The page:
In The Sixth Extinction, Elizabeth Kolbert looks at the five prior mass extinction events through various species and the scientists who currently study them and then posits (along with the scientific community) that we are in the midst of a sixth extinction that is being caused by humans. The book is divided into various chapters that each present a theme through the discussion of a specific species or group of species and their study. The book tracks our understanding of extinction, mass extinction events, and how understanding of how they occurred. The book is organized somewhat chronologically, but there are diversions. My one critique of the book is that I wish that there had been a short (a few pages would suffice) overview of the different time periods discussed just to give a general overview to people, like me, who do not generally follow this discipline. There was actually a really handy timeline at the end of the book, but on my e-book, I did not see it until I was done. That little nitpick aside, this book was fantastic and easily accessible to lay readers without seeming too dumbed down. Kolbert refers to research by Jared Diamond at a few points in the book and The Sixth Extinction reminded me a lot of his Collapse, albeit much shorter and streamlined.
Some of the chapters focus more on historical events (the discovery of mastodon and mammoth teeth and how scientists at the time tried to fit them into their understanding of the world–clearly they were elephants who were washed away to Siberia in the biblical flood) while others are based on more current events (the catastrophic effects of fungus on amphibians and bats). One thing that I found really interesting is that extinction as a concept was not really thought of until the 1800s–before then, it was thought that every species that was ever created was still living. Kolbert brings up an interesting comparison when she notes how even small children now have a concept of extinction, particularly based on the fact that there are no dinosaurs.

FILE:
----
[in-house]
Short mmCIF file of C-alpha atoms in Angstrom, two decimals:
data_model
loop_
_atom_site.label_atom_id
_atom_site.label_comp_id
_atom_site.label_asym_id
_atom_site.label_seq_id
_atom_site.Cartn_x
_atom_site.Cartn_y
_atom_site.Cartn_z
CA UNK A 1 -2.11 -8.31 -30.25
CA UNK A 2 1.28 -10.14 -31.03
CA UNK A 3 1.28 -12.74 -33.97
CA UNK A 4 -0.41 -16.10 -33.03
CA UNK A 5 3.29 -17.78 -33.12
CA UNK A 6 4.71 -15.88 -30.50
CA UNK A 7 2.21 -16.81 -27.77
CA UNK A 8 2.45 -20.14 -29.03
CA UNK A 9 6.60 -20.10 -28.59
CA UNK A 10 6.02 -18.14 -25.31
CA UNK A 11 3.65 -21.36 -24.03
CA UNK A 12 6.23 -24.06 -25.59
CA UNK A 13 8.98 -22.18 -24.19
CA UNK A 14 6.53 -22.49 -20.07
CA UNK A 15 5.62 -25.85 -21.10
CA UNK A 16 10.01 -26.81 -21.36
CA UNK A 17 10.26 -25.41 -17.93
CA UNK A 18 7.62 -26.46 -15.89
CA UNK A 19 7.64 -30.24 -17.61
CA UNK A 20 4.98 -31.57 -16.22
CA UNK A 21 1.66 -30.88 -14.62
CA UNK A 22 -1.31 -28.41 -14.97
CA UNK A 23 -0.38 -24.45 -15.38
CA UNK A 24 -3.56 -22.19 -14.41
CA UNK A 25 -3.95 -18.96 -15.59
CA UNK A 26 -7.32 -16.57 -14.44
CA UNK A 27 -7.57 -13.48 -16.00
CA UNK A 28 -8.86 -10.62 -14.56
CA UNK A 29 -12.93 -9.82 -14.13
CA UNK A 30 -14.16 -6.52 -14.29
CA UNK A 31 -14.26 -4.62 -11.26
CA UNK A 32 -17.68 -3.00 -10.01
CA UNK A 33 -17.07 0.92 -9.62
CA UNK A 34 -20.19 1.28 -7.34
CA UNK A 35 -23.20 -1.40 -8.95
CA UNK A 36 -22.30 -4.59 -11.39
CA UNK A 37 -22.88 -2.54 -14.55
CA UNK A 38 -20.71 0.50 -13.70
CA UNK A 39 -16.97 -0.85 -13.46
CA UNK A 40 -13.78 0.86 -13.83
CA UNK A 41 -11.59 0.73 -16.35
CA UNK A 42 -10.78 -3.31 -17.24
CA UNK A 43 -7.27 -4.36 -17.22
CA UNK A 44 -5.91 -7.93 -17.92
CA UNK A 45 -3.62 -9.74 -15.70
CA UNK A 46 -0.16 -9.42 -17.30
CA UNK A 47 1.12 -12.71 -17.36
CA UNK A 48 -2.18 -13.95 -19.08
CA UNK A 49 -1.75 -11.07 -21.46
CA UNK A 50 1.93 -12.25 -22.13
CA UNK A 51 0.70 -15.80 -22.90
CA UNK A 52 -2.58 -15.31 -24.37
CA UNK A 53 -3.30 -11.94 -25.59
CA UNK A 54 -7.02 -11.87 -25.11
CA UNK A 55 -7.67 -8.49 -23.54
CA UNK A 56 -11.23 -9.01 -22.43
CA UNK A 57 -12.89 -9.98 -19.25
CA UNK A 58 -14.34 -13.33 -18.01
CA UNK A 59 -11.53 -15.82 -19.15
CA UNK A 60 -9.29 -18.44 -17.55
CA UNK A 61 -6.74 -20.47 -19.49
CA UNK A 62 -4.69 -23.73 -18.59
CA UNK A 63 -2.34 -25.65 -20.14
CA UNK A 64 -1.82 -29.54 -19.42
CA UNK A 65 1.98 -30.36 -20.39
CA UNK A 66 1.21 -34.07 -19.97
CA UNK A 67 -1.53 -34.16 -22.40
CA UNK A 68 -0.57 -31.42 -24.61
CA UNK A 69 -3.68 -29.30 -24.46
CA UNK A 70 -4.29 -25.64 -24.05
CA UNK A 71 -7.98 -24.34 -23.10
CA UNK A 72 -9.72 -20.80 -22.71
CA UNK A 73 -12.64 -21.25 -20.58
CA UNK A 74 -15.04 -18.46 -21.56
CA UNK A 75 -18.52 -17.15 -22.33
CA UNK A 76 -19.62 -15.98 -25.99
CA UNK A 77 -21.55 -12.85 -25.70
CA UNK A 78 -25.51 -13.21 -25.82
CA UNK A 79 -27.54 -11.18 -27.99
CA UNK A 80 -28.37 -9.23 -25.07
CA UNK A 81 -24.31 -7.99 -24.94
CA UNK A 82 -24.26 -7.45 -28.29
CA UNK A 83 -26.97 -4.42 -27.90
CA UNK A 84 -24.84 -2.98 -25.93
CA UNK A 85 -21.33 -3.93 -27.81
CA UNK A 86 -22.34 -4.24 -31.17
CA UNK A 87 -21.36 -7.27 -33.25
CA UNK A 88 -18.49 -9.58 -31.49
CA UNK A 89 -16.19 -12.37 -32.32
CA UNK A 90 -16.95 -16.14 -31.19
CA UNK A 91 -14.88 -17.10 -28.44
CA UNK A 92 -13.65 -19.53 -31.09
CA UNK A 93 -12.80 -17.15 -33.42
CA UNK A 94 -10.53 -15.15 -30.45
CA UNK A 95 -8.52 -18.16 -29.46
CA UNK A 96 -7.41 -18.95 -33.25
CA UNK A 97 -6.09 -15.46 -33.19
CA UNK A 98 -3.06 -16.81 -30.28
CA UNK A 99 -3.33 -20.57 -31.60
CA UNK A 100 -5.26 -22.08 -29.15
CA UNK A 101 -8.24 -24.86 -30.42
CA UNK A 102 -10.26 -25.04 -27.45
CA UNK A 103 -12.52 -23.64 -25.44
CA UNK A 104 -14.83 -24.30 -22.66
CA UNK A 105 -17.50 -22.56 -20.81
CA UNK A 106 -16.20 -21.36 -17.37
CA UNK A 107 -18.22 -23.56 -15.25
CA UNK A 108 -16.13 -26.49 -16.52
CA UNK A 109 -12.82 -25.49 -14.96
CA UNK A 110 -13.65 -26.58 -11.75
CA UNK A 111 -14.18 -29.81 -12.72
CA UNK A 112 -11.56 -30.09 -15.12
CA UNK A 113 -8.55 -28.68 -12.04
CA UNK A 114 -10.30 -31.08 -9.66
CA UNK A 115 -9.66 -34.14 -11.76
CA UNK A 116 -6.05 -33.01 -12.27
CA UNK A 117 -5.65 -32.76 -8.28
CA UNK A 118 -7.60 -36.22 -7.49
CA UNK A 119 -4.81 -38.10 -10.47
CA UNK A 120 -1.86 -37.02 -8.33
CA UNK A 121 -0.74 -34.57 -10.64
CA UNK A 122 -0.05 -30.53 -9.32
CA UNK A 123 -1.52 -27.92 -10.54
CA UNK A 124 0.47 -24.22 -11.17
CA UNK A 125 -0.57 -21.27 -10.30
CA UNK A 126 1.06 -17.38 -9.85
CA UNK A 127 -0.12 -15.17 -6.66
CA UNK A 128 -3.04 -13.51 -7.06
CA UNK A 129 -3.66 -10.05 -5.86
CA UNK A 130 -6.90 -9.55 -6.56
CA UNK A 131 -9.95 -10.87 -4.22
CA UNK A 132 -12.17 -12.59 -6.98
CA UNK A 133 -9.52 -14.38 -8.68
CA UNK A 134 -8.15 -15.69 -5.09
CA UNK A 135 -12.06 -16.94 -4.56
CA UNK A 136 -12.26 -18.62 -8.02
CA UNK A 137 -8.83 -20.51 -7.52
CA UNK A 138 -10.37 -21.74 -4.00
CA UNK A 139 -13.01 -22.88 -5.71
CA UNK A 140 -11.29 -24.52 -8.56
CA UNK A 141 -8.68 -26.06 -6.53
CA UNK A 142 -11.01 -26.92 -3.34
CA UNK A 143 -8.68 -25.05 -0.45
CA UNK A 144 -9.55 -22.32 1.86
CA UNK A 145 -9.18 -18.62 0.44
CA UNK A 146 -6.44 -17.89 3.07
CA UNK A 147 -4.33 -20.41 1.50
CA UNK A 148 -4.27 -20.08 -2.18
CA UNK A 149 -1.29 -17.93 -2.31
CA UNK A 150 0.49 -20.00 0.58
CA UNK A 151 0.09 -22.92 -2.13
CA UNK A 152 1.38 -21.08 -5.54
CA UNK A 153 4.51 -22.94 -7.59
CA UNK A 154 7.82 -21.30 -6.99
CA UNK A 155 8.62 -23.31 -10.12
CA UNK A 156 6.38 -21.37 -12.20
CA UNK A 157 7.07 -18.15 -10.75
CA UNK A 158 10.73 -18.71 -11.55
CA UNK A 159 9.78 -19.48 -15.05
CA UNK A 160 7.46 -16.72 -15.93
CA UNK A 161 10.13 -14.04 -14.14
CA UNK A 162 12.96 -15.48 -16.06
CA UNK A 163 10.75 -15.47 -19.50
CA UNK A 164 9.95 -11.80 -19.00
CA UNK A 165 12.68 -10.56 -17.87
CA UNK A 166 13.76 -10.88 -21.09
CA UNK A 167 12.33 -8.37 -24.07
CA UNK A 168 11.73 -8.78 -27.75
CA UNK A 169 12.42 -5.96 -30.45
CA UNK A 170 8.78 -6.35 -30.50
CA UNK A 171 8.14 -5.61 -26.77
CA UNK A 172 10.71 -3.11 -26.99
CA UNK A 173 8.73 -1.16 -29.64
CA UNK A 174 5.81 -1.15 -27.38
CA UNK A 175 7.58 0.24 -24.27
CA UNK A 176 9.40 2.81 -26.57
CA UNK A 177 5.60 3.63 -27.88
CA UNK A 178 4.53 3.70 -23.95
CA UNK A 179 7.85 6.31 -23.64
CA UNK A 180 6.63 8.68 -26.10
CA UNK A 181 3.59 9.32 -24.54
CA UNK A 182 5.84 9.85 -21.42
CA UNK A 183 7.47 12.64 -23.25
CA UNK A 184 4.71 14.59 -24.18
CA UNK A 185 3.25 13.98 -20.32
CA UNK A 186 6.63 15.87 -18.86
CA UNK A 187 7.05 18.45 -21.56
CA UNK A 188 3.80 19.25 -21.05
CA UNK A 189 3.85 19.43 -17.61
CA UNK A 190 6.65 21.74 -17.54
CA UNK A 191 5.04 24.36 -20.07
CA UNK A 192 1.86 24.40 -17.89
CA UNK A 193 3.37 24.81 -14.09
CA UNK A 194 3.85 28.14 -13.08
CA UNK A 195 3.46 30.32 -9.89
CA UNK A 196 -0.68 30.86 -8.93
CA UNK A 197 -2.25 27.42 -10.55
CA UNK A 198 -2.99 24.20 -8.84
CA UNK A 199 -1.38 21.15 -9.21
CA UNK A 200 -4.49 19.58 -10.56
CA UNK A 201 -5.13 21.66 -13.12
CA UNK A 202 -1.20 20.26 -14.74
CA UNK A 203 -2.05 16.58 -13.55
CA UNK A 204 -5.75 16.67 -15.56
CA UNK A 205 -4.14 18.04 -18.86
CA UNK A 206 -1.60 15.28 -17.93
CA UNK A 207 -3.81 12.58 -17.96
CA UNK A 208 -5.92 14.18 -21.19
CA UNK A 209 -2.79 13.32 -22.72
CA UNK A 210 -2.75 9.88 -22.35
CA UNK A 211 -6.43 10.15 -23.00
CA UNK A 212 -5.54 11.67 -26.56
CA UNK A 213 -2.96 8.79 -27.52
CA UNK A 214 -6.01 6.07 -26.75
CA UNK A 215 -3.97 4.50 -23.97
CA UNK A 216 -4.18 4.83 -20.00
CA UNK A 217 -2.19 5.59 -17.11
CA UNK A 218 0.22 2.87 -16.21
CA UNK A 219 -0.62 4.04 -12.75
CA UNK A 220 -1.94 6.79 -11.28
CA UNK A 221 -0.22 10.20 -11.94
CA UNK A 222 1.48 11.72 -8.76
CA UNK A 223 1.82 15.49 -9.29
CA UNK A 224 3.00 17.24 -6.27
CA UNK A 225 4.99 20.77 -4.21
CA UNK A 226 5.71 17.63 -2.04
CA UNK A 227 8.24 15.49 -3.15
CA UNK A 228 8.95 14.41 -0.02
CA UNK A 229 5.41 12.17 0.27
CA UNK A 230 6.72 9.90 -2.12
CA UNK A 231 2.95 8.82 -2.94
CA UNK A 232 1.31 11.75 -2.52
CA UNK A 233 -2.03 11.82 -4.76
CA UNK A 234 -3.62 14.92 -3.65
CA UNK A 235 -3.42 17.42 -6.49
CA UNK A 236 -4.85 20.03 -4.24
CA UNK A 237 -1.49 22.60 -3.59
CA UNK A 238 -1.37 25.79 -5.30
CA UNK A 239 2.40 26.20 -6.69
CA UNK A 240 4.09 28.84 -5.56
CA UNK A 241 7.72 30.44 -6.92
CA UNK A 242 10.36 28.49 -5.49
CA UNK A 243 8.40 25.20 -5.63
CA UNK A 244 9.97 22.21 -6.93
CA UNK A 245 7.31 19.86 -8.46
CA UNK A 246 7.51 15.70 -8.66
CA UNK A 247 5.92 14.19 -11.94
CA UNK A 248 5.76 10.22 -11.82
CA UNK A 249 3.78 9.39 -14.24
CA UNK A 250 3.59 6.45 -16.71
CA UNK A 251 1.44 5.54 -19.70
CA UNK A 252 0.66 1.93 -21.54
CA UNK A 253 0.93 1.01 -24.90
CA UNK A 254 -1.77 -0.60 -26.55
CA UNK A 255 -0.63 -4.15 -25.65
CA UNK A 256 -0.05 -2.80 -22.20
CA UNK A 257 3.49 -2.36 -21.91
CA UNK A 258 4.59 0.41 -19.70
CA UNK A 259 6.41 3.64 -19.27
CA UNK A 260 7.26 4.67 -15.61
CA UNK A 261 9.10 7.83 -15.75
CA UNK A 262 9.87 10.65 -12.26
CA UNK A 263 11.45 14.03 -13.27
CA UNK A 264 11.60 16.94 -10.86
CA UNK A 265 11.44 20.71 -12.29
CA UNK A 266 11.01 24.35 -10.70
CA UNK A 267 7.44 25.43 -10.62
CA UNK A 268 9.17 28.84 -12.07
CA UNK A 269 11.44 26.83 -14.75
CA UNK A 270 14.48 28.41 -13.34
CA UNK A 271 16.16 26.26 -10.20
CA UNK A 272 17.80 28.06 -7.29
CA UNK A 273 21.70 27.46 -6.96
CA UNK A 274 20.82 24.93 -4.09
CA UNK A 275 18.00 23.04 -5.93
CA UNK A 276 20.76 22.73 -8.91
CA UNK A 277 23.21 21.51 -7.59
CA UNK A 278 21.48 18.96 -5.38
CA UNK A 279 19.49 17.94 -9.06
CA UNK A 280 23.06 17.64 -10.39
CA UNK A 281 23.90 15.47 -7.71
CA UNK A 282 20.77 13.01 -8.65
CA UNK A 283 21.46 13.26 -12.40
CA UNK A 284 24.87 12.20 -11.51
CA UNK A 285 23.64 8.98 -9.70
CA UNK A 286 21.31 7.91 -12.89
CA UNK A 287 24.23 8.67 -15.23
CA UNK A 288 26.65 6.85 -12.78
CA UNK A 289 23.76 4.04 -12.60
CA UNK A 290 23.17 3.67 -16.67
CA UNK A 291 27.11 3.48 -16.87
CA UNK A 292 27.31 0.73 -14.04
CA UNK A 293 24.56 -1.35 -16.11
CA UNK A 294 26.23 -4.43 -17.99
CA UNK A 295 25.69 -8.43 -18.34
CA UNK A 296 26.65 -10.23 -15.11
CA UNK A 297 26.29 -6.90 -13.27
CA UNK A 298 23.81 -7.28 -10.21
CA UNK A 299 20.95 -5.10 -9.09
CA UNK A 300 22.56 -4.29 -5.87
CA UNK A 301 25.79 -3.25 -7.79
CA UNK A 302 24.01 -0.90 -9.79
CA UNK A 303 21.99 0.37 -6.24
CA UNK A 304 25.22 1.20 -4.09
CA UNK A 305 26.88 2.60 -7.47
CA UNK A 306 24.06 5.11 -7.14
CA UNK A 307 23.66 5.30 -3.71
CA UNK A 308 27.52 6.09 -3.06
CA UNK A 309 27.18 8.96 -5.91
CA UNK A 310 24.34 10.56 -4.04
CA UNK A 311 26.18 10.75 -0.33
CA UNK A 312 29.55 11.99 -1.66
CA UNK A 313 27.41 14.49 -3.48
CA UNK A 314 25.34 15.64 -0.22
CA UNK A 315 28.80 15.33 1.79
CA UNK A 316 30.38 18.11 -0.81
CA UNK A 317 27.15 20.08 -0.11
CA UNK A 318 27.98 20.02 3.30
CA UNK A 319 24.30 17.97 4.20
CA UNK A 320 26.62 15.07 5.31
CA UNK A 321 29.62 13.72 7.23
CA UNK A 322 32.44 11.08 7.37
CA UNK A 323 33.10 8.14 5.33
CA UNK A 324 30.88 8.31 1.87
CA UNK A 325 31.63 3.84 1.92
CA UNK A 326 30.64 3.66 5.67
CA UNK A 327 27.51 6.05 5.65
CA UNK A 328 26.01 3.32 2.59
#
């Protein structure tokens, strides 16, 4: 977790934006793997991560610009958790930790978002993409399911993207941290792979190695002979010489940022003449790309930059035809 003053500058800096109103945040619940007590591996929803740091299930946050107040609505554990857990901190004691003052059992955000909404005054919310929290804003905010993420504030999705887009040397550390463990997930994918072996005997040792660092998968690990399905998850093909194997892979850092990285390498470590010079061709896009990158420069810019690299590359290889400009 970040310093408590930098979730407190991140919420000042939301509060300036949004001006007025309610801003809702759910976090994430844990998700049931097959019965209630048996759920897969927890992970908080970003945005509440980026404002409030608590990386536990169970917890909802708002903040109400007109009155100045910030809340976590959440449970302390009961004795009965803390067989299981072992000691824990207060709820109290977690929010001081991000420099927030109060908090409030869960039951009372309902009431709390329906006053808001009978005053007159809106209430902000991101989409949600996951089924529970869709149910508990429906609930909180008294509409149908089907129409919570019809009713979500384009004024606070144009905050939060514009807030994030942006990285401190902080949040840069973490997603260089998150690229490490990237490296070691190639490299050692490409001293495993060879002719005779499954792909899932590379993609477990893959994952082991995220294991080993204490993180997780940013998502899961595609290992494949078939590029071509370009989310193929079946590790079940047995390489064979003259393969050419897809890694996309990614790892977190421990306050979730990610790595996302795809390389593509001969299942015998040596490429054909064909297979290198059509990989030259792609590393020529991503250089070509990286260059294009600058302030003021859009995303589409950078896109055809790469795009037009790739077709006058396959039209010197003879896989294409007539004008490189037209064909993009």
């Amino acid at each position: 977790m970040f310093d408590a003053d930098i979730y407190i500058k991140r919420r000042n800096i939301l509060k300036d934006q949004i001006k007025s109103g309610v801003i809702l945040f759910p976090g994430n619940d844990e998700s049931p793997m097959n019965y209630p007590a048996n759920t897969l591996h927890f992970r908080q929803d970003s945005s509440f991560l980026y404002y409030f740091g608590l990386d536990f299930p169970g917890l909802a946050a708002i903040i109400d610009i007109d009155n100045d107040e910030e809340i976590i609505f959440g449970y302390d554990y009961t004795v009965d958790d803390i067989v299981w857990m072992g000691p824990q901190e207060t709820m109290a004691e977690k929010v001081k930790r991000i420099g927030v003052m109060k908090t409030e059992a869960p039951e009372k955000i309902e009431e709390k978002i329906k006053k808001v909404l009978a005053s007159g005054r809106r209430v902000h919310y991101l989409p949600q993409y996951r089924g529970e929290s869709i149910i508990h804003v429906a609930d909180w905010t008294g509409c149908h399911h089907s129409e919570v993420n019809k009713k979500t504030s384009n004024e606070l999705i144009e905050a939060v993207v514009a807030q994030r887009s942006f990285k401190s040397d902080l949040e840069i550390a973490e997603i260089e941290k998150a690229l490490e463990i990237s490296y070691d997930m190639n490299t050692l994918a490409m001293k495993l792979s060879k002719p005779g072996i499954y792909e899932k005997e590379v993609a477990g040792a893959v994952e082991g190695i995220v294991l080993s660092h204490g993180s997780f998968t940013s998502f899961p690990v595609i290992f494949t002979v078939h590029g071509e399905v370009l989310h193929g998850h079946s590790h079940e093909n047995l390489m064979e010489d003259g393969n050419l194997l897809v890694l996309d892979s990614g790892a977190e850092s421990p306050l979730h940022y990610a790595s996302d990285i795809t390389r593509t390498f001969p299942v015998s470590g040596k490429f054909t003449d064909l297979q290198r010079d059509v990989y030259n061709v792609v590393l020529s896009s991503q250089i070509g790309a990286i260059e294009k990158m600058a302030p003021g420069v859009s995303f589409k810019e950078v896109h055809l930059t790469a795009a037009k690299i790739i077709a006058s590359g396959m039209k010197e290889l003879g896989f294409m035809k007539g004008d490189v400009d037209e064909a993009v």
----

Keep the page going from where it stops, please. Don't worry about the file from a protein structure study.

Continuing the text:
This book had been on my “to read” list for awhile after reading several rave reviews, but I had been avoiding it because it just seemed too depressing. It definitely is a sobering look at humanity’s effect on the rest of the world (and particularly other species) and Kolbert’s conclusion is essentially that while we may be able to make efforts to minimize the damage, humans innately have such an outsize effect on their surroundings that some level of disruption is inevitable. In particular, Kolbert demonstrates that humans have been killing off other species (specifically, “megafauna” such as mastodons and giant ground sloths) essentially since the beginning of humanity and before humans had technology any more advanced that simple stone weapons. She also discusses the destructive impact of human travel and the way in which it transports species in a way (and at a rate) that was never possible before. While we could potentially slow global warming or set aside additional open space, it is highly unlikely that we will ever go back to a way of life where people (and goods and species “stowaways”) do not constantly move between different areas. Thus, those looking for any “solutions” in the book will not find them. Nonetheless, I found the book fascinating and flew through it and would highly recommend it.